Regional Australia will lead the country’s post-COVID economic recovery under the National Party’s ambitious plan to modernise and rejuvenate Australian manufacturing.
The Nationals believe there is an abundance of resources and opportunities for regional communities to be the value-add pacesetters by focusing on the entire supply chain and not just the original raw product, according to the Leader of the Nationals in the Senate, Bridget McKenzie.
“We need to have strategic capability in our own country and regional Australia has a significant role to play in doing that,” McKenzie said.
“The Nationals manufacturing vision – Manufacturing 2035 - will deliver jobs, it will get production lines humming and restore our sovereign manufacturing capability.”
Senator McKenzie said the plan will deliver 800,000 new manufacturing jobs by 2035.
“This is proudly ambitious and is achievable,” she said.
“The global COVID-19 pandemic had highlighted the need to protect supply chains in essential products, such as medical supplies and food and beverages.”
Manufacturing 2035 is the culmination of extensive roundtable and video teleconferences with manufacturers from across regional Australia.
“It was a delight to meet and hear from so many regional manufactures and be able to incorporate their vision into what will be Australia’s most ambitious manufacturing program since World War Two,” Senator McKenzie said.
“Many countries have government-backed lending facilities to support investments in manufacturing, we should establish a $5 billion manufacturing concessional loan program to support investments in our manufacturing sector.
“A renewed focus on the revival of Australian manufacturing, along with the designation of a number of strategic areas and the allocation of dedicated funding, warrants regionally based Offices of Regional Manufacturing to support the regions in achieving this ambitious goal.”
The report support Offices of Regional Manufacturing in Gladstone and Newcastle with a mandate to achieve specific growth targets in Australian manufacturing’s priority areas.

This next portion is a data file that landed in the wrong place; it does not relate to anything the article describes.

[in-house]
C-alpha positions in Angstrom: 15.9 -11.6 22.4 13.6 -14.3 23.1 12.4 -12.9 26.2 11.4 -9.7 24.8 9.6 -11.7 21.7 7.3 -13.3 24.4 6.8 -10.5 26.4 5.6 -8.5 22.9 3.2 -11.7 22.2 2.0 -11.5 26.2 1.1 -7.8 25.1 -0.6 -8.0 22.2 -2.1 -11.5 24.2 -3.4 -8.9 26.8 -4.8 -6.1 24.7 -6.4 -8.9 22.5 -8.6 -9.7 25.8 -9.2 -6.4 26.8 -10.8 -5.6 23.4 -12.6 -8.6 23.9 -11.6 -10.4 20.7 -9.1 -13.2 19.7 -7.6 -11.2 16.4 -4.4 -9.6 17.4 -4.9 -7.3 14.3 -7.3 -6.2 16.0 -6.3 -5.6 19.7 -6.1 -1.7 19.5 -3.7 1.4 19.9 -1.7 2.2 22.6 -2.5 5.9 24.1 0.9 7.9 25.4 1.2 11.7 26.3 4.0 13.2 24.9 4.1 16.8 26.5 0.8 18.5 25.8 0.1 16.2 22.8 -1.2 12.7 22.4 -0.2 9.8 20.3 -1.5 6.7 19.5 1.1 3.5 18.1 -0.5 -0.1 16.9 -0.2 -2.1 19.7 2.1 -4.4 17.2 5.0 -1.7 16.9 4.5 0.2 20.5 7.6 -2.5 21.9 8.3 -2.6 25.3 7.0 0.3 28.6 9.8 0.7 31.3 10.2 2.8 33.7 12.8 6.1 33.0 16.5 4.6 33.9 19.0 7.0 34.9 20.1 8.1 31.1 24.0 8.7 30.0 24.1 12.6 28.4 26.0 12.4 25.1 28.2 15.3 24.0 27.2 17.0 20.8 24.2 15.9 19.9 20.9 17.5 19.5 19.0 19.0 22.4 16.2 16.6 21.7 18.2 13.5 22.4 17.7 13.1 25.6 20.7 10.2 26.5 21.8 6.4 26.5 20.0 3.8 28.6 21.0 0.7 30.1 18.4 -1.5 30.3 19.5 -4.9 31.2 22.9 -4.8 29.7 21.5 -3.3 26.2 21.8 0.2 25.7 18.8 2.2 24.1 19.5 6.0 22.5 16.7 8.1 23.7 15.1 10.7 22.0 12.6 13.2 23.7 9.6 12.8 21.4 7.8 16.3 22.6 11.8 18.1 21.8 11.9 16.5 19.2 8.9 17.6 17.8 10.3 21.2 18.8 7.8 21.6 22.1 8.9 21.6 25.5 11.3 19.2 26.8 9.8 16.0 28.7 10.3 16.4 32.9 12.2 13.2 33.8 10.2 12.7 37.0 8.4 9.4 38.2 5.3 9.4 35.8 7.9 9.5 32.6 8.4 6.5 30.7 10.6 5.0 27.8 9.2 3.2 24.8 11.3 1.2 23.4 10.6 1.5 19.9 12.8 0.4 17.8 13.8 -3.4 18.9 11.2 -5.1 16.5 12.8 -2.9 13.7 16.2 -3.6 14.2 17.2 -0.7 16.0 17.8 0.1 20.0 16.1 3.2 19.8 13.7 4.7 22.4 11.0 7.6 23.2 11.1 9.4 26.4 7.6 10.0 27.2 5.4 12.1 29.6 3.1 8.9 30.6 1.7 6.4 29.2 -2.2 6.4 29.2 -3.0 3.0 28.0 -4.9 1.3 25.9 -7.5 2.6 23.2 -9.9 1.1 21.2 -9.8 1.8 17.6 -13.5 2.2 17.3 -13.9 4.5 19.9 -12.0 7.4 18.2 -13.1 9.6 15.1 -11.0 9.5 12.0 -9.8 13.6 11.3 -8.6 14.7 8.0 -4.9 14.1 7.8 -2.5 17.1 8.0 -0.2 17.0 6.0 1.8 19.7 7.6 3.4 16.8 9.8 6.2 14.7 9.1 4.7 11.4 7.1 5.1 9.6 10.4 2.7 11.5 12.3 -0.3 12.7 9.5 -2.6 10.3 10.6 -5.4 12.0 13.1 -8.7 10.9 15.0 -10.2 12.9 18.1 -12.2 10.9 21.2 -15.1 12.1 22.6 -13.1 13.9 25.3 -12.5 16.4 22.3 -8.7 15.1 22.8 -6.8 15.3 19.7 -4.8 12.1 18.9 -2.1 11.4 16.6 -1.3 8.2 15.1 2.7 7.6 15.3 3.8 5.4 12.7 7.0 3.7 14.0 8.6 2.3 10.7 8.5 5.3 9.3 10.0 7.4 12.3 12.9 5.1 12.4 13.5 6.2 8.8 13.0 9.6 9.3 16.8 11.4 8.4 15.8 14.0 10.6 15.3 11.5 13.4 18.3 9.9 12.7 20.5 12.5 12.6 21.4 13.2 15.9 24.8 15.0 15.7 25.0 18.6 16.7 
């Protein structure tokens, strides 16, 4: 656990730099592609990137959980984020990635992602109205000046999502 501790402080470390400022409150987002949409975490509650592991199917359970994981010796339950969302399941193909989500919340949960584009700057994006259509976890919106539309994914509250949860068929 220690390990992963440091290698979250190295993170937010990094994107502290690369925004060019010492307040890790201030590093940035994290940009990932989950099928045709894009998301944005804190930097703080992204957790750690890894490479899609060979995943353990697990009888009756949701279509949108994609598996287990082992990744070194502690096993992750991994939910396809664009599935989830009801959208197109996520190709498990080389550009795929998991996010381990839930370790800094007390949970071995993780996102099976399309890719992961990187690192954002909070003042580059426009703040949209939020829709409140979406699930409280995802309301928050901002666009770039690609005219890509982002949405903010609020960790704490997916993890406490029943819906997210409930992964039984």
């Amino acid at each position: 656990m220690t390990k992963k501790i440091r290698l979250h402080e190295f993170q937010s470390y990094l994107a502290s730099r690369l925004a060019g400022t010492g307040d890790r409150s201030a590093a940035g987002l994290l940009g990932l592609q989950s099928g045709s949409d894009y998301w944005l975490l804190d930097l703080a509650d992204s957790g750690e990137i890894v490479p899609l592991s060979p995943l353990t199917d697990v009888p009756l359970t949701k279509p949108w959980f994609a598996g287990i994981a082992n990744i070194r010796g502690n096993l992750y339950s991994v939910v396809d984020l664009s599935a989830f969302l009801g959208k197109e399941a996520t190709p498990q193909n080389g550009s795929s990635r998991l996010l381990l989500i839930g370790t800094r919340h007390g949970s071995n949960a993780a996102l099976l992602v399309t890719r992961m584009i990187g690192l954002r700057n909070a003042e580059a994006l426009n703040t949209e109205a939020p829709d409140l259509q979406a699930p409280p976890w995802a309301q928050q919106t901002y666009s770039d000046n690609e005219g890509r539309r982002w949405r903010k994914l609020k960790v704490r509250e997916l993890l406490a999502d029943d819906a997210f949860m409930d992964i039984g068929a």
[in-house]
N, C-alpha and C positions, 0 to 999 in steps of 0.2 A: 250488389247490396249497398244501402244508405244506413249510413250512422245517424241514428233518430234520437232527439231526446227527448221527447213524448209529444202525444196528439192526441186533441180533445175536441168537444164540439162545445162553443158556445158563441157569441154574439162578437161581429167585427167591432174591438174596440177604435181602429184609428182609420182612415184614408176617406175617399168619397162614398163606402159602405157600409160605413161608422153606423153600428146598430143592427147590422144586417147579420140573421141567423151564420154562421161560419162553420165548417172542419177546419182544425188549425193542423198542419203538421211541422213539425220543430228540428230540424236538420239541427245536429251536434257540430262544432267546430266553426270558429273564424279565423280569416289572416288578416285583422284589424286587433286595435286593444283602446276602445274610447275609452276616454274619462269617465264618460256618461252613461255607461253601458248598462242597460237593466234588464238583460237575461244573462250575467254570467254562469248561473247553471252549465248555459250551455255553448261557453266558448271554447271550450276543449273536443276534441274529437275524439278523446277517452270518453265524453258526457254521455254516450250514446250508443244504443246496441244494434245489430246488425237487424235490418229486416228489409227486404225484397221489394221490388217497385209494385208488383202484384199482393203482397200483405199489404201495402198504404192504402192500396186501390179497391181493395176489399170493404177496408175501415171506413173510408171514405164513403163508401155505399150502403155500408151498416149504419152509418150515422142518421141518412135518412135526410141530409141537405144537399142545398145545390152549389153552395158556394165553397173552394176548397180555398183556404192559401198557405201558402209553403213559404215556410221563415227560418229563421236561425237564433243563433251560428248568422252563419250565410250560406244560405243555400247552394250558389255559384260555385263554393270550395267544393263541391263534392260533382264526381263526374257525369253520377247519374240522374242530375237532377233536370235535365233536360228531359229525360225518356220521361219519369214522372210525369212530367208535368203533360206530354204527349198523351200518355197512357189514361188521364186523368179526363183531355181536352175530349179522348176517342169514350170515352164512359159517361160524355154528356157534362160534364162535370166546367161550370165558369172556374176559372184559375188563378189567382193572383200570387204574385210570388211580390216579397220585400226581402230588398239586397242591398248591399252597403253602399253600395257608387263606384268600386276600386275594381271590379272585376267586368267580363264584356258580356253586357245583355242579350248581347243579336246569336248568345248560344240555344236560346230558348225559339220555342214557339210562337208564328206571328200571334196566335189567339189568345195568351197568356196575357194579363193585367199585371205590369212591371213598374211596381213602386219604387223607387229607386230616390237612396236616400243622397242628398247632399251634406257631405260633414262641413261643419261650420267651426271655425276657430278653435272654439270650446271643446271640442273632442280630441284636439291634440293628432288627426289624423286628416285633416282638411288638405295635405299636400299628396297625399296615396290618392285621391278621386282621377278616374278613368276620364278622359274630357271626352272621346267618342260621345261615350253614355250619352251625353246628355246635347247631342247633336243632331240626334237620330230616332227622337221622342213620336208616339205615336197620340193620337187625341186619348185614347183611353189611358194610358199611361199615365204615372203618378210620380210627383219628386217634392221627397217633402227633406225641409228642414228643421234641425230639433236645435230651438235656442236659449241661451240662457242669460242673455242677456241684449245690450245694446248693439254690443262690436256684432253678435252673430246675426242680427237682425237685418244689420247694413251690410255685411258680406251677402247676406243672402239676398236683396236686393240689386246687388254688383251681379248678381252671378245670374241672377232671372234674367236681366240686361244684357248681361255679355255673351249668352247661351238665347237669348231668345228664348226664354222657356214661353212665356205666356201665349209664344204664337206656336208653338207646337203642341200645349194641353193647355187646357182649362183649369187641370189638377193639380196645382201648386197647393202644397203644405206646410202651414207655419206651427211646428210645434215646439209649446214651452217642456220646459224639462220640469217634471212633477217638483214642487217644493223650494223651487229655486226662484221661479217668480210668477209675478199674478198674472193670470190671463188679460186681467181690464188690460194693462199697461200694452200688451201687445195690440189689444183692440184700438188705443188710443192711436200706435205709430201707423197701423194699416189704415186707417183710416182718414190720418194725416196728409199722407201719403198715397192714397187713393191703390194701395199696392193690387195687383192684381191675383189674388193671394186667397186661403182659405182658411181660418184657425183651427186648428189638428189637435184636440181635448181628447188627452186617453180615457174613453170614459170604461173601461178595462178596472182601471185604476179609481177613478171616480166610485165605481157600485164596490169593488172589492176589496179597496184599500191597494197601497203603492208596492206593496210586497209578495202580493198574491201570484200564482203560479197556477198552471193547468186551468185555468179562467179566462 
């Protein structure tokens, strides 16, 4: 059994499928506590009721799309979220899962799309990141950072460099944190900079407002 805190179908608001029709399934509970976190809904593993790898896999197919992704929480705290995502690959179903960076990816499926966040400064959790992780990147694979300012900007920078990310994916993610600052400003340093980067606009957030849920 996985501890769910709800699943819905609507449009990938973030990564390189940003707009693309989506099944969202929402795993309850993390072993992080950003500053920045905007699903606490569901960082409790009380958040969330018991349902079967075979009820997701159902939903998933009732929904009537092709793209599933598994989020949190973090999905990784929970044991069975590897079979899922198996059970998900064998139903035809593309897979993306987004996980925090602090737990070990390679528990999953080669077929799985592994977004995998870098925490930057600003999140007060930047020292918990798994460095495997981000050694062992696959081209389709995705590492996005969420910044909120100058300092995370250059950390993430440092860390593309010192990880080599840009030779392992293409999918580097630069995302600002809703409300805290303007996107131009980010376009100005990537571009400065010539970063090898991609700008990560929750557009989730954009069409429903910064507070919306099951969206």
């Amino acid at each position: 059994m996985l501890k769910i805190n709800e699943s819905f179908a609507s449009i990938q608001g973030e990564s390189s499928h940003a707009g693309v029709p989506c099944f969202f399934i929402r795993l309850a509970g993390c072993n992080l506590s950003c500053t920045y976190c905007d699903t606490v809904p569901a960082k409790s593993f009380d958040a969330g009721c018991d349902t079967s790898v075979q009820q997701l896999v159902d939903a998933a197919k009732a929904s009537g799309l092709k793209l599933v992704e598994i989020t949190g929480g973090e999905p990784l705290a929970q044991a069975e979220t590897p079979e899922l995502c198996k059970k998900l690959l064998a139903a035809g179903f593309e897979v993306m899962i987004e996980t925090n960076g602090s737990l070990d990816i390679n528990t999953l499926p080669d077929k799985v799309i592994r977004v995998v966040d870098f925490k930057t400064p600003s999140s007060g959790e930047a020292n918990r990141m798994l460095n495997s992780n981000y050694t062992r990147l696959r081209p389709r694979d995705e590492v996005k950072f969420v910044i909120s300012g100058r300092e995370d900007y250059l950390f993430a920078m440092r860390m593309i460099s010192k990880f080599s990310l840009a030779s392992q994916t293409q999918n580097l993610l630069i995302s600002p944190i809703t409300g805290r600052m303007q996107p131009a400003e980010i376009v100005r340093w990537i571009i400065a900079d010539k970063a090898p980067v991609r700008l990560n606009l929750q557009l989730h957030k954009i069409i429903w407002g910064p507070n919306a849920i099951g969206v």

Over 30 per cent of Australians employed in manufacturing are in areas outside of capital cities.
“The establishment of two decentralised Offices of Regional Manufacturing in Gladstone and Newcastle speaks to the value of the regions and their potential to become the backbone of Australia’s manufacturing industries,” the report said.
“The selection of these existing large regional hubs makes practical sense given their existing manufacturing footprint and access to key infrastructure and inputs.”
The nine point plan also includes tax incentives to encourage investment and R&D, a new oil province to replace Bass Strait and more infrastructure to support manufacturing including coal and gas fired power for reliable and affordable energy.
“Manufacturing has played a crucial role in the development of many regional towns,” McKenzie said.
“Private investment also has a key role to play and one way to encourage the private sector is for the Australian Government to provide tax incentives for manufacturing-based investment.”
The report said the main barrier to Australian manufacturing strength over the past decade has been Australia’s high energy costs.
“The way to get power prices down is simple. We need more supply of affordable and reliable power. Intermittent renewable power is not the answer to restore Australia’s manufacturing strength,” the report said.
“As a recent Australian Energy Market Operator reported, Australia will need six to 19 GW of reliable power to back up renewables over the next 20 years. That is in effect around four to 12 coal fired power stations.
“Australia needs to build modern coal fired power stations to help manufacturing industries.”
Last year the Federal Opposition launched a $1.5 billion Modern Manufacturing Strategy of its own.
Opposition leader Anthony Albanese said Labor would also launch a Defence Industry Development Strategy to ensure that the planned $270 billion investment pipeline over the next decade is used to develop sovereign industrial and research capabilities and build skills and expertise within the Australian workforce.
“These investments in national security should also deliver a dividend for national skills, training, research and manufacturing,” Albanese said.
Australia should aim to be a “renewable energy superpower”, with clean energy driving metal manufacturing and hydrogen production, he said.
Labor would create the Rewiring the Nation Corporation to rebuild and modernise the national energy grid.